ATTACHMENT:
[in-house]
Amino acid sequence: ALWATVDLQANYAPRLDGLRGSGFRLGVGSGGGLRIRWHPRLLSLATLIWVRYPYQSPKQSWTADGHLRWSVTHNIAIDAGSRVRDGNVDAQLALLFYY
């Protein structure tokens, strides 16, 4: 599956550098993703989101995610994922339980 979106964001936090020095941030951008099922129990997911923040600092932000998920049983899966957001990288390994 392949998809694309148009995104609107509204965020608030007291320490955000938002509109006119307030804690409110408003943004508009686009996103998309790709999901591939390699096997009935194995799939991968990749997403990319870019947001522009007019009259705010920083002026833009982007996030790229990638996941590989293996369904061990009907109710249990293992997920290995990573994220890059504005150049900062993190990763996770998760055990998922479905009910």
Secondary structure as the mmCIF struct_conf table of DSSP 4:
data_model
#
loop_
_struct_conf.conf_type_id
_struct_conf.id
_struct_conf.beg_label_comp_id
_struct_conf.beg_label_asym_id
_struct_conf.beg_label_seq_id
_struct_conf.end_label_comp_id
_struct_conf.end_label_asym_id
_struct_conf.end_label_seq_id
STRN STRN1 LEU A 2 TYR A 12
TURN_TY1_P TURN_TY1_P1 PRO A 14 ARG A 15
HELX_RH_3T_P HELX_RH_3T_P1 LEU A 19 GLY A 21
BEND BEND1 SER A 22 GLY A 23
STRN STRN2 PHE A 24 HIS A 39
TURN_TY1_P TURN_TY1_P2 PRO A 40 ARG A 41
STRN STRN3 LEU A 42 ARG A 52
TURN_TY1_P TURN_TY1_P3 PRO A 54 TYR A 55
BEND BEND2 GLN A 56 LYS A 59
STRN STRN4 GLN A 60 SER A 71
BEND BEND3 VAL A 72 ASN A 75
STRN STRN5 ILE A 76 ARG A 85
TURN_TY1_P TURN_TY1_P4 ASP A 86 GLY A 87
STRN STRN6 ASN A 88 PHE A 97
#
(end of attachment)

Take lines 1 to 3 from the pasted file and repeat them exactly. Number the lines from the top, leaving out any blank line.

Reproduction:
[in-house]
Amino acid sequence: ALWATVDLQANYAPRLDGLRGSGFRLGVGSGGGLRIRWHPRLLSLATLIWVRYPYQSPKQSWTADGHLRWSVTHNIAIDAGSRVRDGNVDAQLALLFYY
């Protein structure tokens, strides 16, 4: 599956550098993703989101995610994922339980 979106964001936090020095941030951008099922129990997911923040600092932000998920049983899966957001990288390994 392949998809694309148009995104609107509204965020608030007291320490955000938002509109006119307030804690409110408003943004508009686009996103998309790709999901591939390699096997009935194995799939991968990749997403990319870019947001522009007019009259705010920083002026833009982007996030790229990638996941590989293996369904061990009907109710249990293992997920290995990573994220890059504005150049900062993190990763996770998760055990998922479905009910």